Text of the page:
Hop aboard! Visit the link to read and rate Chapter one of Tracks! Sit back and enjoy the ride.


Monday, March 12, 2007

John Sanford Goes to Camp

Or Rather, John Camp went to Sanford. The two Johns are one and the same. One name is his given, the other he uses for marketing reasons.

John’s not alone. Other writers do it too. John writes two types of books, and instead of confusing or disappointing readers who have come to love one kind of book, he simply sells them under different names.

He uses his grandfather’s name for his adult fiction and his real name for children’s books.

What’s in a name? A lot when you’re a bestselling novelist.

Learn more about the two Johns at his website.


Friday, March 09, 2007

Let the Dialogue Begin!

Earlier today, I announced my intention to enter TRACKS, my novel in stories, into the Gather First Chapters Writing Competition. The New York Times dubbed this “American Idol for writers.” I’m in, and I’m in to win!

But I’m not just starting a campaign; I’m starting a conversation -- with you. With my readers and fellow lovers of literature. Because we all need to be a part of the discussion if we expect Tracks to win.

Hop aboard. Let’s talk about Tracks, what you like about it, what you don’t like. Let’s discuss ways to improve the writing and ways to garner higher ratings.

I grew up in middle-class America believing that I was going to become a published novelist. I believed in that promise. I still do. I’ve spent my entire life trying to make good on it.

Now, thanks to you -- the literary community -- we can make that dream come true.

Just go to http://www.gather.com/, register (it only takes a minute), read Tracks Chapter One and rate it as you see fit -- the higher the better. And leave a comment if you’d like.

So let the conversation begin. I have a feeling it’s going to be a very interesting ride.

NOTE: This is not meant as a political statement, but special thanks to Hillary Clinton’s speech writer for the use of this inspiring language. See it in its original context at the link below.


Wednesday, March 07, 2007

Are You a Regional Writer?

Sue Monk Kidd is the bestselling author of The Secret Life of Bees and The Mermaid Chair. Coming from the small southern town of Sylvester, Georgia, there is no question that place is a preeminent part of her writing. But would she go as far as to consider herself a regional writer?

This question came up when she appeared at the National Book Festival in Washington DC. Her answer?

"I don’t consider myself a Southern writer, but I’ll claim the title. I think where you are and where you came from become a part of a novelist’s writing whether intentional or not."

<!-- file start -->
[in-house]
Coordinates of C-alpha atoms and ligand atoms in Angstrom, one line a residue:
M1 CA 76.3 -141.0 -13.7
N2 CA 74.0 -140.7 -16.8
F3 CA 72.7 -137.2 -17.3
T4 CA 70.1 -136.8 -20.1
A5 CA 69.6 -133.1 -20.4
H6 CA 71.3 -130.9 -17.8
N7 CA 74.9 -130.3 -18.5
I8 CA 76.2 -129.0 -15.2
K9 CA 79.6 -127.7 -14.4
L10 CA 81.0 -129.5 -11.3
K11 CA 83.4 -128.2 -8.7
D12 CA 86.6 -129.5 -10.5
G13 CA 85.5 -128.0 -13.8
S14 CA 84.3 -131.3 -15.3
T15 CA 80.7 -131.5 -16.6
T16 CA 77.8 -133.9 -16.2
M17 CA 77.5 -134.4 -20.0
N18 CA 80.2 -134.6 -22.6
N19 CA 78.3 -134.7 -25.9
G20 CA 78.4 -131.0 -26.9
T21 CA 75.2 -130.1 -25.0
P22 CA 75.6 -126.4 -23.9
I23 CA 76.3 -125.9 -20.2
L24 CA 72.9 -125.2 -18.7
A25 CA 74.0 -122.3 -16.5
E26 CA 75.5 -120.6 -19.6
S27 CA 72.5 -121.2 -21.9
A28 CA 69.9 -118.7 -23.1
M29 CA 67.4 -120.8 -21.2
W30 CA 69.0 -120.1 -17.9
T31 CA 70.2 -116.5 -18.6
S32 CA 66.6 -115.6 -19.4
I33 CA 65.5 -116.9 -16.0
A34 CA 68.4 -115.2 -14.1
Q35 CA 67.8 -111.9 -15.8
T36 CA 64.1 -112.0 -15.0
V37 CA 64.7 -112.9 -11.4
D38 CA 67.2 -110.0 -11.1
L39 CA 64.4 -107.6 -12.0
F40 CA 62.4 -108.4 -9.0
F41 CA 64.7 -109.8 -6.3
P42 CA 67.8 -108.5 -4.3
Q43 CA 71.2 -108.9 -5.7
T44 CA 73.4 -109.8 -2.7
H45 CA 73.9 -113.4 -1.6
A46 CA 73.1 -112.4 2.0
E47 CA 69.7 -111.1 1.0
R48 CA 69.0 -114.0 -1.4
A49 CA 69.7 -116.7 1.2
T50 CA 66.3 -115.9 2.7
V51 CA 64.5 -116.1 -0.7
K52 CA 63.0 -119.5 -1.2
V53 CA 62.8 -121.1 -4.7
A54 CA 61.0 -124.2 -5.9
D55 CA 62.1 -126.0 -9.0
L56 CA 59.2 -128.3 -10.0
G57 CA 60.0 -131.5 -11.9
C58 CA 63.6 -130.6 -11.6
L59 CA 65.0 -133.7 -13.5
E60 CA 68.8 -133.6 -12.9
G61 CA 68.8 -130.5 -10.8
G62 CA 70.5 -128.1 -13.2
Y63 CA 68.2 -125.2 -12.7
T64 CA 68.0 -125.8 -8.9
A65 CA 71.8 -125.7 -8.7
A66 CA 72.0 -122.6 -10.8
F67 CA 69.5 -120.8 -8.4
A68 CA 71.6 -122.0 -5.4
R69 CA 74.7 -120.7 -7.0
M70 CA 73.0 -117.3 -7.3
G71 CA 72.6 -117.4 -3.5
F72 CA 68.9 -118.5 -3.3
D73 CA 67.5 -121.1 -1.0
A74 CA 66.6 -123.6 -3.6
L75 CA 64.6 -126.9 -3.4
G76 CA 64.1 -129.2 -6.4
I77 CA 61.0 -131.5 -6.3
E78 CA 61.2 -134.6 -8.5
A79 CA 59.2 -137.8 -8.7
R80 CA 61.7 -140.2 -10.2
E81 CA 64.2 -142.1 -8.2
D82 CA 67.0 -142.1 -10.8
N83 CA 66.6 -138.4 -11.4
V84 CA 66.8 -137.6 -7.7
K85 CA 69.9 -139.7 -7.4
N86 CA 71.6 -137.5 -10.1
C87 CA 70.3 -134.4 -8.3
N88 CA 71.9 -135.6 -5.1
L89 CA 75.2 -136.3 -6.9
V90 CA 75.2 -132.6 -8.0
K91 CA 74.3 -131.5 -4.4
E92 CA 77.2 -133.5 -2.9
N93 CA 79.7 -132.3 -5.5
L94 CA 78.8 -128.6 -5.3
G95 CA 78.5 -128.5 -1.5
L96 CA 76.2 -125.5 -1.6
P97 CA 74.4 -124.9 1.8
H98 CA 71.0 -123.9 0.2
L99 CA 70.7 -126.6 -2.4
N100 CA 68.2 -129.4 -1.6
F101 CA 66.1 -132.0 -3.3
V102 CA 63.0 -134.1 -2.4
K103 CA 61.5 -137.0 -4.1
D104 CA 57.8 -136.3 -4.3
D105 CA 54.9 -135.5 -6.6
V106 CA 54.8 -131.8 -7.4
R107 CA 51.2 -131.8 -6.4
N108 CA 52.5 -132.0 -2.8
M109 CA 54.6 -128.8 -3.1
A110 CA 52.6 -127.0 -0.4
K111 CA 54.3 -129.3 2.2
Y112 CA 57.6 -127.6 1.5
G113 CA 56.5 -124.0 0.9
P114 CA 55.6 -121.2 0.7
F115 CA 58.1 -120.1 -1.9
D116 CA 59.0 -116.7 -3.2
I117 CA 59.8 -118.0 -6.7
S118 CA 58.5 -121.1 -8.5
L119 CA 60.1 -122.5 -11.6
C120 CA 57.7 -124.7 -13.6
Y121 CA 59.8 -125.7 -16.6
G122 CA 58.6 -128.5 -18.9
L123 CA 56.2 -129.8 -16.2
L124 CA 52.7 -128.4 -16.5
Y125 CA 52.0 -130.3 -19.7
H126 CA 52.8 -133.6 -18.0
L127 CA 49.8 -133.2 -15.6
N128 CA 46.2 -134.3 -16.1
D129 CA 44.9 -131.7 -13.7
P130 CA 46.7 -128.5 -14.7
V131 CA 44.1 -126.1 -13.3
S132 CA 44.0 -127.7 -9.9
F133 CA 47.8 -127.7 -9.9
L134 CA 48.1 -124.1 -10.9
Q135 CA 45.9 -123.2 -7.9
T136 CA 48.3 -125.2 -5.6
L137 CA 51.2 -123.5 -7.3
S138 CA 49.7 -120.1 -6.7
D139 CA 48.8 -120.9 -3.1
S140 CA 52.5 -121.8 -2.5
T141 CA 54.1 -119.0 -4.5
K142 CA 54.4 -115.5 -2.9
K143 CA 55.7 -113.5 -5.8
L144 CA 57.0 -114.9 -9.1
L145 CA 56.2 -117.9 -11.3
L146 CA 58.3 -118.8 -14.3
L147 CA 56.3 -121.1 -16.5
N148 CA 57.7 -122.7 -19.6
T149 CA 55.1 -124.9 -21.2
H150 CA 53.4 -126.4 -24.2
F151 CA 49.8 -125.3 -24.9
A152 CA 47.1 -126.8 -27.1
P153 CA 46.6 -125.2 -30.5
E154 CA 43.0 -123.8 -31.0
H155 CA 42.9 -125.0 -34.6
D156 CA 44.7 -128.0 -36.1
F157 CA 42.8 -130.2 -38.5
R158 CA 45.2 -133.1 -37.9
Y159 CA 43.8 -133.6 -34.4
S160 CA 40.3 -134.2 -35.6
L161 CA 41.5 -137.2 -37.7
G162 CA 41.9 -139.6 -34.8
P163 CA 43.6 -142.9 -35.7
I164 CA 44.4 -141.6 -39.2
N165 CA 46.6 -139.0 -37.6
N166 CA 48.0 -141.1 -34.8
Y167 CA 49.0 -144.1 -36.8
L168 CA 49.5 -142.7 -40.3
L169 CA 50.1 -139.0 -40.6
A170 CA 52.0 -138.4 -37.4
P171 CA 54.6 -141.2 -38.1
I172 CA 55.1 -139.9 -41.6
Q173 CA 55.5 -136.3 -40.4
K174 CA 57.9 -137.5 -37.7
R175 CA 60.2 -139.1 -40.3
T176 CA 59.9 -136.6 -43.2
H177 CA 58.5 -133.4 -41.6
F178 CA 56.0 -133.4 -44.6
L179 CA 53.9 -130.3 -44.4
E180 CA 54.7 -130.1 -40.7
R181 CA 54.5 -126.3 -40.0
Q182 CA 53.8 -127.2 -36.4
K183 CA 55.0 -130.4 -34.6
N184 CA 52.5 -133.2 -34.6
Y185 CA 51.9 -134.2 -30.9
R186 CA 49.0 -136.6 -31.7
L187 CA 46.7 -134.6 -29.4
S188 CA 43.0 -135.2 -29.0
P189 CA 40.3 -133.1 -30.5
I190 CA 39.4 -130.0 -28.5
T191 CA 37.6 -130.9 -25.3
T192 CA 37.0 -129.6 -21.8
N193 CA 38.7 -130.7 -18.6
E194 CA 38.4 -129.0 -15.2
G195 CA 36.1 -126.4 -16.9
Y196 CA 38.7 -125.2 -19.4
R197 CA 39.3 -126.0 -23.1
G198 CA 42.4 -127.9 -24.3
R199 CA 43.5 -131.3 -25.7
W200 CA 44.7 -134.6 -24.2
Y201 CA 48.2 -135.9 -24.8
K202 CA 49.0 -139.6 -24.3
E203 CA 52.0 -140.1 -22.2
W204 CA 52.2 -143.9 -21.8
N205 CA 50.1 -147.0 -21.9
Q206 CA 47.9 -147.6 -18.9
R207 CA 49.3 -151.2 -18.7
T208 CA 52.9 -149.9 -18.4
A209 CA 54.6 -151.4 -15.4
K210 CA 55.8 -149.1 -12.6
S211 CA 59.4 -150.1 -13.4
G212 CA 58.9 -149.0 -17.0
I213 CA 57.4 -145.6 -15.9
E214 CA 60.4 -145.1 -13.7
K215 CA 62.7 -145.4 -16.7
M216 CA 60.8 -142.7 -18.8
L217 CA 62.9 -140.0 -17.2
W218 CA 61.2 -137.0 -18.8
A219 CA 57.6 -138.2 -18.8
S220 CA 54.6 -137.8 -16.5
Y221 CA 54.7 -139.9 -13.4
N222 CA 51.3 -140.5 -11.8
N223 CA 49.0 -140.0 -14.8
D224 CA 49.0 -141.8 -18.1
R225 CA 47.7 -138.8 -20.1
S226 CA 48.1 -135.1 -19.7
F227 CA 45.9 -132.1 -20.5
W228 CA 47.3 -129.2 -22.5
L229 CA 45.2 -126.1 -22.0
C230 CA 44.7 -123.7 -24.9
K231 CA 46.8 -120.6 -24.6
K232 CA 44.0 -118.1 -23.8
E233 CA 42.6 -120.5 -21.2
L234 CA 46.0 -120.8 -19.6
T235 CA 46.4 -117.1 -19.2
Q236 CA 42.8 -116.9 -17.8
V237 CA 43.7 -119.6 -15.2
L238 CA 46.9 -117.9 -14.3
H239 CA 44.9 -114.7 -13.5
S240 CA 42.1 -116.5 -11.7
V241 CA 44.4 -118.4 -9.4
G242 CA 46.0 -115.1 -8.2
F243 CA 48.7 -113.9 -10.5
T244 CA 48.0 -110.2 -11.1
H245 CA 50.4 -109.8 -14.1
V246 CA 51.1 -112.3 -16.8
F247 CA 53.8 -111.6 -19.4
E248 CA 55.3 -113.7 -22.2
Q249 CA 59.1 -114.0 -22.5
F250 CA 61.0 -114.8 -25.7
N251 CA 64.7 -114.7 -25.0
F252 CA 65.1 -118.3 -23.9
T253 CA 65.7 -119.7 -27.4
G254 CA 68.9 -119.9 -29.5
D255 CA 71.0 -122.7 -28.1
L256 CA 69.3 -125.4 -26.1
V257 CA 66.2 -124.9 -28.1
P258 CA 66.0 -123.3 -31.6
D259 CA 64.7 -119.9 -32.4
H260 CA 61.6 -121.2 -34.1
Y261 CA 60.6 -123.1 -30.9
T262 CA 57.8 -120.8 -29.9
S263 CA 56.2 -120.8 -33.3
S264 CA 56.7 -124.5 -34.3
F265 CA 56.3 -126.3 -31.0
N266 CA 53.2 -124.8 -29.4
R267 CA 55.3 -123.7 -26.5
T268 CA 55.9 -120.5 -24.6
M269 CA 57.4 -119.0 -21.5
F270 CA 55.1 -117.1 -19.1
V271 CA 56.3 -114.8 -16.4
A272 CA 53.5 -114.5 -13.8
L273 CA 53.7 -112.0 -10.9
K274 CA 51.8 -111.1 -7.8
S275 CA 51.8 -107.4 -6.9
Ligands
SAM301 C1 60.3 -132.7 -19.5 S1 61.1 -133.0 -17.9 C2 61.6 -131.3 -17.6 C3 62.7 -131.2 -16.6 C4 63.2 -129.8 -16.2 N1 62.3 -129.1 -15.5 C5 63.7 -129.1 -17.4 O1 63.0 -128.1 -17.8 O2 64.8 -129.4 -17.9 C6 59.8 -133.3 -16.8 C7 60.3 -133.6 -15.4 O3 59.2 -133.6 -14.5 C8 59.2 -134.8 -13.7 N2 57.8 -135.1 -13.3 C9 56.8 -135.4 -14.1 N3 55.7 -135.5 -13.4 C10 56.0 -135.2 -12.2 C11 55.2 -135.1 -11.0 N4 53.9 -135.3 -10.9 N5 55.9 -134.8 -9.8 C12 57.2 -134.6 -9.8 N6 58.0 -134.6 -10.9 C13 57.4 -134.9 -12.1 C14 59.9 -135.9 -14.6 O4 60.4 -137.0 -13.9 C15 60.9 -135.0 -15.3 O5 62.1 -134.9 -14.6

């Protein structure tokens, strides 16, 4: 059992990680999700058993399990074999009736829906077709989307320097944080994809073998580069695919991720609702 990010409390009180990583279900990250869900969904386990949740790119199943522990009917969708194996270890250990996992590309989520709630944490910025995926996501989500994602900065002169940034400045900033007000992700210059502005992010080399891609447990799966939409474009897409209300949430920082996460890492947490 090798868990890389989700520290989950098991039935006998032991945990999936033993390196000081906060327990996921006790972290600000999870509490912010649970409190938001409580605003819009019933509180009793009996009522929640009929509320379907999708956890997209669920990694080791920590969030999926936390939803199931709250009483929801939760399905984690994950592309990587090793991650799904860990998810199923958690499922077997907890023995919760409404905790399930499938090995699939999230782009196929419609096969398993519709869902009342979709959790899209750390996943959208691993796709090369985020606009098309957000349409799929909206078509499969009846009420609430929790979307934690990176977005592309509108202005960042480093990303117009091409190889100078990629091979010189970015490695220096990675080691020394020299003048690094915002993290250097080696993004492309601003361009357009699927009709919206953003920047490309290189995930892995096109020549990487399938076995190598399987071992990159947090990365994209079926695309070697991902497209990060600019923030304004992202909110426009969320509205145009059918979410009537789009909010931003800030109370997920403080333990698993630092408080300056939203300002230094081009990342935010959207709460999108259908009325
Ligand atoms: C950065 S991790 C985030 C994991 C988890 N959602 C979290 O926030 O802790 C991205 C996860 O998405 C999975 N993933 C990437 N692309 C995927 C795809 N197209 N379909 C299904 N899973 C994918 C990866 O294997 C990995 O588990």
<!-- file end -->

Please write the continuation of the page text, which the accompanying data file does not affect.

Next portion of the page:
Good writing often begins as regional writing, as Sue Monk Kidd implies. And many authors get their starts as regional writers. Are your favorite writers regional writers? Are you?

Learn more about Sue Monk Kidd at her website.


Monday, March 05, 2007

Books Begin from the Simplest Things

E.L. Doctorow writes books that can be described as many things, but seldom as simple. Yet he’s the first to admit that the ideas for his novels can often be seeded from the simplest of things.

“An image, sound, idea,” he elaborated. “You explore it and see where it goes. It’s not a rational thing, to write a book.”

He wrote City of God, for example, when he saw the image of a cross on the top of a synagogue.

“A novel, among other things, is a mixture of opinions.” Popular opinion is that Doctorow’s books are well worth reading.

See what Salon had to say about Doctorow’s City of God at the link below.


Friday, March 02, 2007

Wolfe: Fact or Fiction?

Tom Wolfe knows all about reporting, and all about writing fiction. He's done both quite successfully in his career. And he's even been able to marry the two by producing the novel as social commentary as well as non-fiction as creative narrative.

That's why Wolfe suggests young fiction writers try to get a bite of news reporting first.

"News is stranger than imagination and it triggers ideas," he says. "Find detail to help your imagination."

As an example, Wolfe mentions socialite Paris Hilton. "The unaided imagination of a novelist needs to know what he's going to read in tomorrow's newspaper. Who would've thought Paris Hilton's scandalous video would be the very thing to launch her career?"

He strongly encourages writers to do their homework before writing. "Blend in and live with people you want to write about. Learn about them before you write about them. Write about something real, something that relates to the world around you. Many great American novelists began as reporters."

No doubt, he includes himself in that lot.

To see more of Paris Hilton, go to … on second thought, that's not the best idea.

See what Tom Wolfe had to say about the state of the novel, the Internet, and Paris Hilton in his interview with The American Spectator.